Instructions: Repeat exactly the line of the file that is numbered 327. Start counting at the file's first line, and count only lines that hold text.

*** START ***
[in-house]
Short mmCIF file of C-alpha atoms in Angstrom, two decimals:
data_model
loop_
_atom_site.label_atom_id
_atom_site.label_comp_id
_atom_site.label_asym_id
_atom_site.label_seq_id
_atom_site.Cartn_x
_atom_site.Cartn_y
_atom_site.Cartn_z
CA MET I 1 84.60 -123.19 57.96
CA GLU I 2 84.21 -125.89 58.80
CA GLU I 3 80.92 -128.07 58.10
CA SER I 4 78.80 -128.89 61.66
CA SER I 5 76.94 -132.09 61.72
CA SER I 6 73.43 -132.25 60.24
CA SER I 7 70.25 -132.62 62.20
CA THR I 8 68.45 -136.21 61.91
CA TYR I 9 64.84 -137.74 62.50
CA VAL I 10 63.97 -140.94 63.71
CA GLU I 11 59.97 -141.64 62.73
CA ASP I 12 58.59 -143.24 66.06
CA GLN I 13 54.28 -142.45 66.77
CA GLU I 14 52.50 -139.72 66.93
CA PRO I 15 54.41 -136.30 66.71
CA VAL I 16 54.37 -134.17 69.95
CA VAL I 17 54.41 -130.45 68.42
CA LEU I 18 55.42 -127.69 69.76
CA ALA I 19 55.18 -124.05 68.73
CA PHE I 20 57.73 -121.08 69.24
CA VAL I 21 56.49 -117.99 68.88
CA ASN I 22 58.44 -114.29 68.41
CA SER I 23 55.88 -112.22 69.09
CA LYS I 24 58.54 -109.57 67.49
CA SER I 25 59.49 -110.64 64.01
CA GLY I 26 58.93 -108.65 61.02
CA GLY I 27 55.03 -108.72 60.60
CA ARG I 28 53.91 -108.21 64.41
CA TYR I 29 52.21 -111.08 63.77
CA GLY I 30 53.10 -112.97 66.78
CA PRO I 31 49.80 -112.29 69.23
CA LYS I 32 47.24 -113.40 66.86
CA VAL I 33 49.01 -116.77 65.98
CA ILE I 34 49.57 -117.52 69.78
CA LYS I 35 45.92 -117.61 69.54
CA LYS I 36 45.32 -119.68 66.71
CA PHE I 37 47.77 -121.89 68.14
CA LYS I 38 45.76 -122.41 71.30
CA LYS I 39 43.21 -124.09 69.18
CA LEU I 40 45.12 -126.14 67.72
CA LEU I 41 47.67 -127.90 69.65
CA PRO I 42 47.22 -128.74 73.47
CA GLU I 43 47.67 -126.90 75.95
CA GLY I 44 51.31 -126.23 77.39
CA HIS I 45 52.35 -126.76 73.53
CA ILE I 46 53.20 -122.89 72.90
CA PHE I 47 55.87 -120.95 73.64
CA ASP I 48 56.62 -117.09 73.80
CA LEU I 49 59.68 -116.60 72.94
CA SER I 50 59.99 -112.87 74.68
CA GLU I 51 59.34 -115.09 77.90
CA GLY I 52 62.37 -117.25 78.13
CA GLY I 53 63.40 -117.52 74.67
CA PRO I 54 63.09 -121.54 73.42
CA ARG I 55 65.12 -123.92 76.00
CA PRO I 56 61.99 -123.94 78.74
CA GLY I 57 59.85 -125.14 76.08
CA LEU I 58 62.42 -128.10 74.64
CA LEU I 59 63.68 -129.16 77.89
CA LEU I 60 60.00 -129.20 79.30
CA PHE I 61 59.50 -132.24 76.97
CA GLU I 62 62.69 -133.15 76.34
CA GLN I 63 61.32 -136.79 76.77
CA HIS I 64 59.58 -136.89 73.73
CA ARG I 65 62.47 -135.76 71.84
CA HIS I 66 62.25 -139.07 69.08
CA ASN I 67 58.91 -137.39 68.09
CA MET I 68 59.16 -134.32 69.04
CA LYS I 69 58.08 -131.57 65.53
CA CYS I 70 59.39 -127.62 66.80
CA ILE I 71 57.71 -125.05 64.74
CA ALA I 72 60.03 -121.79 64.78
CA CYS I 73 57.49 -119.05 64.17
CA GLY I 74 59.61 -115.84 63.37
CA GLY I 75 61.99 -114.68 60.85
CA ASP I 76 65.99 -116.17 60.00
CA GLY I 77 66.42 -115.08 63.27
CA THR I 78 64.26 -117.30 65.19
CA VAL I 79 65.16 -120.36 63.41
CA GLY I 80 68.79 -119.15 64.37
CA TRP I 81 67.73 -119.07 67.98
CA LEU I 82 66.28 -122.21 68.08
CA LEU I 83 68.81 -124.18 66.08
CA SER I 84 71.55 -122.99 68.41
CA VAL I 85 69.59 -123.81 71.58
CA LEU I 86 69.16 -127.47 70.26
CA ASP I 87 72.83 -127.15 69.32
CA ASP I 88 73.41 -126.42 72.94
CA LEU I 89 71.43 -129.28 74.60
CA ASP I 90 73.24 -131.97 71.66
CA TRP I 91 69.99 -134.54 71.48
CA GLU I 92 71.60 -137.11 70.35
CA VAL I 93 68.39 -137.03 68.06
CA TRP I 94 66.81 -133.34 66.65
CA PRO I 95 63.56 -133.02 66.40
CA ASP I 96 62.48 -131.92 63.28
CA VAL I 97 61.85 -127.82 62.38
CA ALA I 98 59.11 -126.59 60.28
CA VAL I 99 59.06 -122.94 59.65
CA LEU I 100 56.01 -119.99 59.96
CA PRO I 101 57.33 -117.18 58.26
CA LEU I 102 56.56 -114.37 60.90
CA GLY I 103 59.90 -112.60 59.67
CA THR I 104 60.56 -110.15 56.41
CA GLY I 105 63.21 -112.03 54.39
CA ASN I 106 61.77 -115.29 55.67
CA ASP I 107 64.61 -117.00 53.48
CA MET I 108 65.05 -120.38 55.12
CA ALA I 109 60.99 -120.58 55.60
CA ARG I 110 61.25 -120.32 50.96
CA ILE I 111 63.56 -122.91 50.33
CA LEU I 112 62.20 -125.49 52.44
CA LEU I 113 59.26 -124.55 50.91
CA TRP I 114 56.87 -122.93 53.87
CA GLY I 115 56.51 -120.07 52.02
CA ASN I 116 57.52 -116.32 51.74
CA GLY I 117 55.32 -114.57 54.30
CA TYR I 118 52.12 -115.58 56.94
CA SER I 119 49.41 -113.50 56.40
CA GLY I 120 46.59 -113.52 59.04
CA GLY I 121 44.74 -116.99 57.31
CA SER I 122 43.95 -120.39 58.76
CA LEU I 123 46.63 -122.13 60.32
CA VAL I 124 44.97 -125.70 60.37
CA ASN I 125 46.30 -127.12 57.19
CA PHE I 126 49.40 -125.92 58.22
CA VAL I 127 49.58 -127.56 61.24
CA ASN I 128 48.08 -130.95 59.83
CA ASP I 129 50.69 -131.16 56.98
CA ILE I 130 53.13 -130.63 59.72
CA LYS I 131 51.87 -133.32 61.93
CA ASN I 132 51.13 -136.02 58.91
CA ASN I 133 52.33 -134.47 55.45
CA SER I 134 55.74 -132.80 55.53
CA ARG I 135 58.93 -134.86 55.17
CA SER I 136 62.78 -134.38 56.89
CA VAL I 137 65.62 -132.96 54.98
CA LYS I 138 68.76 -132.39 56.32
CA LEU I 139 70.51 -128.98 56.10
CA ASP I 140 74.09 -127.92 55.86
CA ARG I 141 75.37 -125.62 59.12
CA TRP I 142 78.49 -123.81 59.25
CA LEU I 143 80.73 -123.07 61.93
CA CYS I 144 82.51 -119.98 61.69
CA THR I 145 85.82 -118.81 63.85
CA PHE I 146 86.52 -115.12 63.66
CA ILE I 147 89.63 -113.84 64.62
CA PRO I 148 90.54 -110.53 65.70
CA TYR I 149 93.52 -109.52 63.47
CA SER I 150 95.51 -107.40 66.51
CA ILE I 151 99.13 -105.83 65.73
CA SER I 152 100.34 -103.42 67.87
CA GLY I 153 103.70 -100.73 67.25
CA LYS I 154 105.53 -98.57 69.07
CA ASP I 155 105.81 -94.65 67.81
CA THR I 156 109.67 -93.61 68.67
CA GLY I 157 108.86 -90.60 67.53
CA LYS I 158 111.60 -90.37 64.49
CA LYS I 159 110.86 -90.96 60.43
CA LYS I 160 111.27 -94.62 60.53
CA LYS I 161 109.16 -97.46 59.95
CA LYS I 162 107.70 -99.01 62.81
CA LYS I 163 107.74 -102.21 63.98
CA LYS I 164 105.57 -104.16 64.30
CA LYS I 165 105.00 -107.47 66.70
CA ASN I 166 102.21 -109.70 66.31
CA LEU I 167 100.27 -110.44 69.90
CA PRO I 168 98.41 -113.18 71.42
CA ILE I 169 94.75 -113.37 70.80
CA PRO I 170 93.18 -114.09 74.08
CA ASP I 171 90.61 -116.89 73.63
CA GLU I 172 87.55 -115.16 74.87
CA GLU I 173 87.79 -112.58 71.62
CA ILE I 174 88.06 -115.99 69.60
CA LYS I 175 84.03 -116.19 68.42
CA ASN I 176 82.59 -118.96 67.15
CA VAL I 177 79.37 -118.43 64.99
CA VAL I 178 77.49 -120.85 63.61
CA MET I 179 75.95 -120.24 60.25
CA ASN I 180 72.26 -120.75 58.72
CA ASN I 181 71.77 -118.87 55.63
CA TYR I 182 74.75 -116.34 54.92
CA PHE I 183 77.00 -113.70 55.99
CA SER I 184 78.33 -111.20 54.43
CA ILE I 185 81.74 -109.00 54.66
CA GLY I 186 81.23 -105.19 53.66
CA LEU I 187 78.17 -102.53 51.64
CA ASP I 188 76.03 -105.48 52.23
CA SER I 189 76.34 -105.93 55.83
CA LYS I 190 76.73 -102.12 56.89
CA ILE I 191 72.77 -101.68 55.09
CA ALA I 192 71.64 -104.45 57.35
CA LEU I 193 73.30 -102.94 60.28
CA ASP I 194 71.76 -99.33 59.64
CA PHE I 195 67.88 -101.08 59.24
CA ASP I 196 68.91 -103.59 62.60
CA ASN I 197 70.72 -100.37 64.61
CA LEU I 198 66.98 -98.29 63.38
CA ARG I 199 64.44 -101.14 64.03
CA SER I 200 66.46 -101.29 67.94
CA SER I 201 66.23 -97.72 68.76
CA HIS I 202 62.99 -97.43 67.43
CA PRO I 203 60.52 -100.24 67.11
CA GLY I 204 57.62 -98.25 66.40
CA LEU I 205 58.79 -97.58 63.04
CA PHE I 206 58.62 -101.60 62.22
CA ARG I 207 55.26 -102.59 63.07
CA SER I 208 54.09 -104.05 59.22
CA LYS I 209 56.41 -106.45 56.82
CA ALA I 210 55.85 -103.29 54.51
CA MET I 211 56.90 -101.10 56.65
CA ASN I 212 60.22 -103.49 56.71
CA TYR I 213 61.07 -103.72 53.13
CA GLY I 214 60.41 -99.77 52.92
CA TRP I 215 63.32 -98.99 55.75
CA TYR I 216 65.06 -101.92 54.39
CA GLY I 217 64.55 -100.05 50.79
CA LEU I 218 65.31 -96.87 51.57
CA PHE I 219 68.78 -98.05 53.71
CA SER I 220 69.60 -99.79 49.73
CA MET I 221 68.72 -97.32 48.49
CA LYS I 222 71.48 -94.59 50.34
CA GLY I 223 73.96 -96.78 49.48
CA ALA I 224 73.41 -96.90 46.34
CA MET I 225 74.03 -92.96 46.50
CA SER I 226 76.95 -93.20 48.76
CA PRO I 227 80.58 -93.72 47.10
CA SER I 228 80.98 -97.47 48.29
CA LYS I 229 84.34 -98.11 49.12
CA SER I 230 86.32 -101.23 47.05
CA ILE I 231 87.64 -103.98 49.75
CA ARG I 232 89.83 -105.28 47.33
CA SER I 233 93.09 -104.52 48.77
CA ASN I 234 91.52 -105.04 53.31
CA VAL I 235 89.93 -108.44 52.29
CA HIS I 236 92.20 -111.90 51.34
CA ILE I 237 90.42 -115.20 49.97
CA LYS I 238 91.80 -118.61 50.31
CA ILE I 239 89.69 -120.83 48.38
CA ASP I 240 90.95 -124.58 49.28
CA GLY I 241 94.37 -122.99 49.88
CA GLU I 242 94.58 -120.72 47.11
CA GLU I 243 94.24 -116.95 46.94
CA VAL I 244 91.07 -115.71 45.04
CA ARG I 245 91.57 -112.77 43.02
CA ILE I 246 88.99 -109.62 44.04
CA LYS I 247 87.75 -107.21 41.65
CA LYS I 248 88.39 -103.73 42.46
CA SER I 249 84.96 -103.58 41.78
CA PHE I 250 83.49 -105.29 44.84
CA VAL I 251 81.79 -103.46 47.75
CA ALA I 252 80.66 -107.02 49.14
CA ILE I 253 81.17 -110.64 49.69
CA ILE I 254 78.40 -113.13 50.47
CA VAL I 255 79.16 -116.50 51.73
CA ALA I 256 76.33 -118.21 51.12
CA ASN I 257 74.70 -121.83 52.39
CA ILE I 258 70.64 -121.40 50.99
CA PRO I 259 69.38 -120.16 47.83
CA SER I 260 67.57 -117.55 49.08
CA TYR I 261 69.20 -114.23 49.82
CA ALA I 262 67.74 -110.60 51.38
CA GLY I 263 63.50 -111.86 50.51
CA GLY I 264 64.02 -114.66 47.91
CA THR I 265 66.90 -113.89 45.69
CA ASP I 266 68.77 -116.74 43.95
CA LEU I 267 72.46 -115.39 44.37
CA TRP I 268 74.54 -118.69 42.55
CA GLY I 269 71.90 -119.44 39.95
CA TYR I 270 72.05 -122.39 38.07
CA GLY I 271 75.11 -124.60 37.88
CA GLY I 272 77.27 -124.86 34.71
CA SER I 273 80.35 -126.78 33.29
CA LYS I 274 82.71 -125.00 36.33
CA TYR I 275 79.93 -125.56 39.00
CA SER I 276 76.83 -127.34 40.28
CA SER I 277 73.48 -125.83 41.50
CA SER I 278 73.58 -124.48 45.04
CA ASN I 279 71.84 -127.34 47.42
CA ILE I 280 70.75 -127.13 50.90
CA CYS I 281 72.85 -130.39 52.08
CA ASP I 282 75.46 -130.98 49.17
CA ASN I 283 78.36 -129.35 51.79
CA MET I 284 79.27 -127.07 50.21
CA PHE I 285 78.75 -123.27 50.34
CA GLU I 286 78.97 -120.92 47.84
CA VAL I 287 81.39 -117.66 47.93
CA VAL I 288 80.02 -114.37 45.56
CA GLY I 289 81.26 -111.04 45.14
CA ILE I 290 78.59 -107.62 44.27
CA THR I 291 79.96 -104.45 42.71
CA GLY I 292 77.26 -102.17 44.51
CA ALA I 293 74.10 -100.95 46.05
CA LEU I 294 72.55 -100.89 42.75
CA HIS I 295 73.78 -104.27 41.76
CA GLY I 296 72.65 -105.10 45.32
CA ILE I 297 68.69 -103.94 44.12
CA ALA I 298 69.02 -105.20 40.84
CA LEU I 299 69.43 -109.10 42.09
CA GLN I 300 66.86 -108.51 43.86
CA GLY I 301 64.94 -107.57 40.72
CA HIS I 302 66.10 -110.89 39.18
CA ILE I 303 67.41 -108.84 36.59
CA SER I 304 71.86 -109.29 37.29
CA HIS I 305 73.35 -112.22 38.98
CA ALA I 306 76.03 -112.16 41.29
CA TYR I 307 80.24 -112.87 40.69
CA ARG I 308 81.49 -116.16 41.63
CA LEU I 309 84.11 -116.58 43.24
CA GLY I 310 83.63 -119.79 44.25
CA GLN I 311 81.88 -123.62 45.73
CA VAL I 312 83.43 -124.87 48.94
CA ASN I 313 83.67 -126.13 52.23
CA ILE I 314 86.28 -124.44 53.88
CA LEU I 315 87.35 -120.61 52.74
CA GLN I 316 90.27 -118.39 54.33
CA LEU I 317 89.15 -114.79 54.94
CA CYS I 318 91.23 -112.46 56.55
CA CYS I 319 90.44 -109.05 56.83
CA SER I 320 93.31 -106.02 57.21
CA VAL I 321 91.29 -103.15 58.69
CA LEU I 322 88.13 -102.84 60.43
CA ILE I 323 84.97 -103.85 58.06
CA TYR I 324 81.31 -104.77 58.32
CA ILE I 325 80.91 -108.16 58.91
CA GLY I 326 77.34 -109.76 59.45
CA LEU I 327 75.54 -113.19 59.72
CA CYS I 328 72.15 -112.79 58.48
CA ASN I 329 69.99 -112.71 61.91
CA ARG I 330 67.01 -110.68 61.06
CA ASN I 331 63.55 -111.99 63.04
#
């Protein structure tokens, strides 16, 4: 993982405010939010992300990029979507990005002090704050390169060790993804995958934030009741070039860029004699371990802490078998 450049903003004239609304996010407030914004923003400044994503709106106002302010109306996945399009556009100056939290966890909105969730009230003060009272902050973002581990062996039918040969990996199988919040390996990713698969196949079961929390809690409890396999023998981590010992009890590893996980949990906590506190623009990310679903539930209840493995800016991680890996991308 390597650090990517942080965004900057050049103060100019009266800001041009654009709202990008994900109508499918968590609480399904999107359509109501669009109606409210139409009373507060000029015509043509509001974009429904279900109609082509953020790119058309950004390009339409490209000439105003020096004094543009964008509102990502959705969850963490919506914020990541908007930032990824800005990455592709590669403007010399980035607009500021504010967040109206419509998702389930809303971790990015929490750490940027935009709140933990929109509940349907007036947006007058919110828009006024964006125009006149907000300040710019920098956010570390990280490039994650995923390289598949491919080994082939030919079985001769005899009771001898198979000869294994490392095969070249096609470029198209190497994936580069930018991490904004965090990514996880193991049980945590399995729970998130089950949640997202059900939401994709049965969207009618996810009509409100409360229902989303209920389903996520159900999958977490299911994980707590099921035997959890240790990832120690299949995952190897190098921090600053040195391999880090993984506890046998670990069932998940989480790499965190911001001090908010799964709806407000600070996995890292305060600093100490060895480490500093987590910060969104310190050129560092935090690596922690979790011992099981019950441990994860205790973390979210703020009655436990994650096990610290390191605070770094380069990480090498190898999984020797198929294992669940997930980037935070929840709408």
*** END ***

CA GLN I 316 90.27 -118.39 54.33